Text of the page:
upon the old gardener's wife. He had been crafty enough to make friends
with her last summer, and had dropped more than one of his hard-earned
guineas into her horny palm; so he was welcome. She told him all the
news, and promised to convey a letter to Miss Bosworth, if he would only
give her leave to wait for an opportunity.

"My eldest boy works in the garden," she said, "and Mrs. Bosworth
always takes notice of him. He'll find a time for giving her your
letter."

Herrick wrote his letter that night, a long and exhaustive letter,
entreating his beloved to stand firm, to believe in the potency of true
love, and to refuse to yield her heart or her hand to any man till he
should come forward to win it.

"So soon as I am sure of a modest competence, Rena, I will find the way
to make you my wife, and we will laugh at your father's fortune. I will
not ask you to wed beggary; but it shall go hard if within two years I
am not secure of an income that will suffice for wedded lovers. Two
years will not seem an eternity, even though we are forced to dwell
apart. Your image will be the companion of all my hours; 'twill stand at
my elbow and guide my hand as I write; 'twill flit beside me as I trudge
about the town; 'twill comfort, and inspire, and guide, and protect me.
It will be to me as an armour against all evil."

He waited about at Lavendale, haunting the park-rails by day, and
visiting the gardener's lodge at sundown for full five days. It took the
gardener's boy all that time to find an opportunity for delivering his
letter. Then there were two more days before Irene could see the boy
alone and return her answer. But at last that blessed reply came, full
of assurances of fidelity.

"I shall never be an undutiful daughter, or cease to think with love and
gratitude of my father," she wrote in conclusion; "but my hand and my
heart are my own, and those I will give to none but you."

Comforted and sustained by this letter, Herrick went back to London, and
established himself there in a modest lodging of his own in a court
leading out of Russell Street, Covent Garden, hard by those classic
coffee-houses where all the wits and politicians of the day were wont to
meet in rooms which but lately had echoed the laughter of Steele and the
quieter sallies of Addison. The greatest of Queen Anne's wits had passed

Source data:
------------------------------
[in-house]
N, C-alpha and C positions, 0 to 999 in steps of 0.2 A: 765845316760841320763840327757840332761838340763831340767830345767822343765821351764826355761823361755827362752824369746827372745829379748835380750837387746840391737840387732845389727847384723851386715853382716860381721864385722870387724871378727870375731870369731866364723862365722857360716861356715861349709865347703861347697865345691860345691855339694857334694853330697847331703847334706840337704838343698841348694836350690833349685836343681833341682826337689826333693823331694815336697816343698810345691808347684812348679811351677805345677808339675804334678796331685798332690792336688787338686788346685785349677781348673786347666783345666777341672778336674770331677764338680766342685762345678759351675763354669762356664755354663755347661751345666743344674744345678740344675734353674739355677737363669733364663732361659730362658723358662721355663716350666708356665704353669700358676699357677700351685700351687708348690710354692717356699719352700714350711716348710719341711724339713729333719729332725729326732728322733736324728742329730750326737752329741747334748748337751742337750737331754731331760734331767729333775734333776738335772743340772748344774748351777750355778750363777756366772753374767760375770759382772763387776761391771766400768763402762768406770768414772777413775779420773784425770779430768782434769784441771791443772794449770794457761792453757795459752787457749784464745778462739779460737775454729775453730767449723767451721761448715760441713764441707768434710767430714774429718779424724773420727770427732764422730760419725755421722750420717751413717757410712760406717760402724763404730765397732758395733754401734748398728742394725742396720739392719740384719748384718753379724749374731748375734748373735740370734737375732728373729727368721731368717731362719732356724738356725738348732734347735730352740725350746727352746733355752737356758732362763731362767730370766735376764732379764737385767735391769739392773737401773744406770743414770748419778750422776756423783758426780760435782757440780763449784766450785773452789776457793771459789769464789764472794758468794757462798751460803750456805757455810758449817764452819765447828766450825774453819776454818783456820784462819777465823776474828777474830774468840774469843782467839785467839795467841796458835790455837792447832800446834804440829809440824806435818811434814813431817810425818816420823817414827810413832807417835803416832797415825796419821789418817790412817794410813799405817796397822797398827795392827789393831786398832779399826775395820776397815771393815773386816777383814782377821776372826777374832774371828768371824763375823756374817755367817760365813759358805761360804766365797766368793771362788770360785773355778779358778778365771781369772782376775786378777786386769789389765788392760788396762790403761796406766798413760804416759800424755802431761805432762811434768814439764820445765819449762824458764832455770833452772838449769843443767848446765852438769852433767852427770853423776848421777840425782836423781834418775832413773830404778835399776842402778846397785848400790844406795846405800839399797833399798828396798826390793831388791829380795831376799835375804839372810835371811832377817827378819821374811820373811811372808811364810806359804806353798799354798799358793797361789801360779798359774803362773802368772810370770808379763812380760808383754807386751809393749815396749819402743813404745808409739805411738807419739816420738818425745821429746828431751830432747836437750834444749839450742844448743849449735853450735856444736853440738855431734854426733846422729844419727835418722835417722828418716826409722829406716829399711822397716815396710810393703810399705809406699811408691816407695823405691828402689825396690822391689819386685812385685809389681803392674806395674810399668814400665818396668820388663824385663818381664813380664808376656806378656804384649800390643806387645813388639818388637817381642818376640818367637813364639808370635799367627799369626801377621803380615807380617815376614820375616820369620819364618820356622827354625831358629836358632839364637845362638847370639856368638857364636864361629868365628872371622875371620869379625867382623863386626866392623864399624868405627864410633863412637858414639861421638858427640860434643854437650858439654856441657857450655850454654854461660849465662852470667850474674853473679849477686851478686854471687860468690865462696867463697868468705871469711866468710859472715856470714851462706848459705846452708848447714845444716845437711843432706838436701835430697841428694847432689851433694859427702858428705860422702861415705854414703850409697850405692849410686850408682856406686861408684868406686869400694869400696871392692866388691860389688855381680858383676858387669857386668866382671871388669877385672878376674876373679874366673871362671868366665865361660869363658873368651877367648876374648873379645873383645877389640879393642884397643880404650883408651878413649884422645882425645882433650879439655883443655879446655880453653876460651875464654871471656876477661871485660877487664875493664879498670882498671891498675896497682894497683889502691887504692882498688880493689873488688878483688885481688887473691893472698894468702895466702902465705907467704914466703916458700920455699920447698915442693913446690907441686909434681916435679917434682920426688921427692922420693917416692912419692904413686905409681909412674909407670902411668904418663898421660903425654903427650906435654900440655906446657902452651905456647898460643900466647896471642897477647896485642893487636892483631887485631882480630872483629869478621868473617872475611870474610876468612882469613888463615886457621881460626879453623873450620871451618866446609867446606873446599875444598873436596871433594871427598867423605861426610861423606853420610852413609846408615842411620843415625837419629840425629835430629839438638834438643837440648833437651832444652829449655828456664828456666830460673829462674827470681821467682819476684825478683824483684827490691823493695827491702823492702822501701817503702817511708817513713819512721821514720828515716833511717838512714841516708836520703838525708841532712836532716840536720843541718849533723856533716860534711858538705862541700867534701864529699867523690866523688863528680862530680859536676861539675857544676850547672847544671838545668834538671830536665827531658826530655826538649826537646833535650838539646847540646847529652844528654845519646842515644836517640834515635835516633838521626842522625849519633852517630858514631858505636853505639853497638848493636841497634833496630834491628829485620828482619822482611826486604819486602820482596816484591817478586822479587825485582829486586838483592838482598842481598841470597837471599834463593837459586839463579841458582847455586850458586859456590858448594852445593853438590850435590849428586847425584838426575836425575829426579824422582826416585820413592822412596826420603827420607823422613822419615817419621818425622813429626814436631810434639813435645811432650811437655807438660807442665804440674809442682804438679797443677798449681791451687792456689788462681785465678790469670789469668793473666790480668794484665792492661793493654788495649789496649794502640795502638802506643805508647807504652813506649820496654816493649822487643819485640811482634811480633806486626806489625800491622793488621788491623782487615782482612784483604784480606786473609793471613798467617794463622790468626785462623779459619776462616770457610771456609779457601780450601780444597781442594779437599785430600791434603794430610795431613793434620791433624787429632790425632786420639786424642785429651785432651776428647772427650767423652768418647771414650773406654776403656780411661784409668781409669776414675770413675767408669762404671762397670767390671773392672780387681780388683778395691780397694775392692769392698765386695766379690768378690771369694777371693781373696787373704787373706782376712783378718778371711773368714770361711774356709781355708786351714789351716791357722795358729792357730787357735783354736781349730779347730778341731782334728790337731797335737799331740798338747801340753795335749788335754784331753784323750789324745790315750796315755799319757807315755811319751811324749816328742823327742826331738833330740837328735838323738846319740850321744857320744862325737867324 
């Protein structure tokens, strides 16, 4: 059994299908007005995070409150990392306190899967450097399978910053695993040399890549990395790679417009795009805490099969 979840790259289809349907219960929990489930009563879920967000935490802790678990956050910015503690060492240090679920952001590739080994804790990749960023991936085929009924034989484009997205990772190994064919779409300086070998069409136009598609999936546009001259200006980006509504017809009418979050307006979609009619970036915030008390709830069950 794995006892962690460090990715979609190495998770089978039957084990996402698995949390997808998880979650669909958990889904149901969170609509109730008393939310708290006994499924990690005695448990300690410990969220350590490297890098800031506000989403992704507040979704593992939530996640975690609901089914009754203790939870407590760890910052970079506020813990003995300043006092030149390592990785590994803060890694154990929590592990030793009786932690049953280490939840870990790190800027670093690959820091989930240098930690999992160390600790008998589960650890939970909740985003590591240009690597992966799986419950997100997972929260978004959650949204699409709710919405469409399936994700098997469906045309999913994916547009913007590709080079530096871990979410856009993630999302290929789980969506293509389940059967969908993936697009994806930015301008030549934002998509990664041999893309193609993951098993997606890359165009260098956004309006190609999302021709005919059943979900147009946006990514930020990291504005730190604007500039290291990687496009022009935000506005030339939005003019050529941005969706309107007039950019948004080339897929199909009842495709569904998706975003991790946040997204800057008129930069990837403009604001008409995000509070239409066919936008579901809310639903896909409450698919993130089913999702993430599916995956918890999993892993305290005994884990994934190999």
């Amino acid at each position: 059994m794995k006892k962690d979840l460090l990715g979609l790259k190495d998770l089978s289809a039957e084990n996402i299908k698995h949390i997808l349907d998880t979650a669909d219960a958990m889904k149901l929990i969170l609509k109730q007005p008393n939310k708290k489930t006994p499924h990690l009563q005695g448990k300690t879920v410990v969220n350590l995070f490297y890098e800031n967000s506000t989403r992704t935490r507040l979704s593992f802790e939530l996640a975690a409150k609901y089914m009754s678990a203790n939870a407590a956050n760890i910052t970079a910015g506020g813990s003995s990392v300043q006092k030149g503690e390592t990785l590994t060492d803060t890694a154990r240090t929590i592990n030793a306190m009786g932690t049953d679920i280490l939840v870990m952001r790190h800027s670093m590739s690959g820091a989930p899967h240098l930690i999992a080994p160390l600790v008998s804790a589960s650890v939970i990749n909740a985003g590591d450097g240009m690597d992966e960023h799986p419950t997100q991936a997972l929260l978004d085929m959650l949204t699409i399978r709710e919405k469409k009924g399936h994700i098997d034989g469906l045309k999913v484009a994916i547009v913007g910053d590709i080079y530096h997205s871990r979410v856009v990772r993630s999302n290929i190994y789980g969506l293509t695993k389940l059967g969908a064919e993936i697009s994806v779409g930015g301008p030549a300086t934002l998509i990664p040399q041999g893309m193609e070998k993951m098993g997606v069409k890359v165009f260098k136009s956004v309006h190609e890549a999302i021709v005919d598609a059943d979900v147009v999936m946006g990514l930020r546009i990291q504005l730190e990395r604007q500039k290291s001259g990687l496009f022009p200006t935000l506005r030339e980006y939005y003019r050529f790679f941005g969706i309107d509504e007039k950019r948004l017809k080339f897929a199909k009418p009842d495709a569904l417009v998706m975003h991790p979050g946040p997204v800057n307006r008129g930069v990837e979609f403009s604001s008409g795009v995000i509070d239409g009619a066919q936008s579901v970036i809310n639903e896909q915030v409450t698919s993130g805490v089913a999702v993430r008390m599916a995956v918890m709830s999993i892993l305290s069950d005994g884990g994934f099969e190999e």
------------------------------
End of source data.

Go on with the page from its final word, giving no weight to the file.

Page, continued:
away; but the world of letters was still illumined by Pope, and
Bolingbroke, and Swift, and Warburton, and Berkeley, and a whole galaxy
of wit, erudition, and natural genius. Chief among them all perhaps was
that lively Frenchman, whose vivid pen touched perfection in every line
of literature, who was by turns poet, philosopher, historian, political
economist, trifler, critic, and theologian, and with whom an airy grace,
a supreme audacity, and an incomparable clearness of style, served
instead of the deeper thought and wider erudition of Clarke or Berkeley.

In such society no intellectual man could be unhappy, and Herrick
Durnford was frankly accepted in this charmed circle. He was on good
terms alike with the Ministry and with the Opposition. He dined and
slept at Dawley at the beginning of the week, and drank Sir Robert's
port on a Saturday evening. He loved Bolingbroke as a noble specimen of
highly gifted humanity, despite his many faults; but he honoured Walpole
as a master of statecraft, the minister who had the interests of the
people and the country most at heart, and who knew how to maintain the
prestige of England without plunging her into war. Walpole had been
struck by Herrick's letters in the _Flying Post_, had asked him to
dinner, and had even introduced him to Mrs. Skerritt. This last honour
meant real friendship. Molly Skerritt had read the letters to her
dearest friend Lady Mary, and the two had agreed that they were clever
enough to have been written by Swift. Mrs. Skerritt suggested that dear
Sir Robert should give Mr. Durnford the very next vacant borough. A man
who could write so well ought to be a good speaker, and good speakers
were wanted now that all the best orators had gone over to the
Opposition.

"The finest of them all is that poor fellow you keep muzzled yonder in
his fancy farm at Uxbridge," said Mrs. Molly, somewhat pertly.

She was beautiful, and her admirer was stout, clumsy, and
commonplace-looking; so she could afford to take liberties.

"Would to God I could muzzle his pen as easily as I can keep him out of
the House of Lords!" answered Walpole. "The fellow is an arrant traitor,
and this _Craftsman_ of his will wreck the country, unless I can be a
match for him and that renegade Pulteney."

When Molly Skerritt put in her word in an aspirant's favour his chances
of promotion were no longer chimerical. The borough was soon found, and
within six weeks of Mrs. Skerritt's recommendation Herrick Durnford was
elected for Bossiney in Cornwall, a charming little nomination borough,
then in the disposal of Sir John St. Aubyn, a staunch Whig and
Walpolian. The late member had been a ponderous Cornish squire who
always voted as he was told, and rarely spoke. His vote was useful, his
speech might have been damaging. This worthy member having expired
unpretentiously of an apoplexy, Walpole sent his young friend Durnford
down to Bossiney with a letter of introduction to Sir John St. Aubyn.
That gentleman took his young friend round to the half a dozen tenant
farmers who constituted the free and independent electors of Bossiney;
Herrick drank their cider, which was nearly as bad as that he had tasted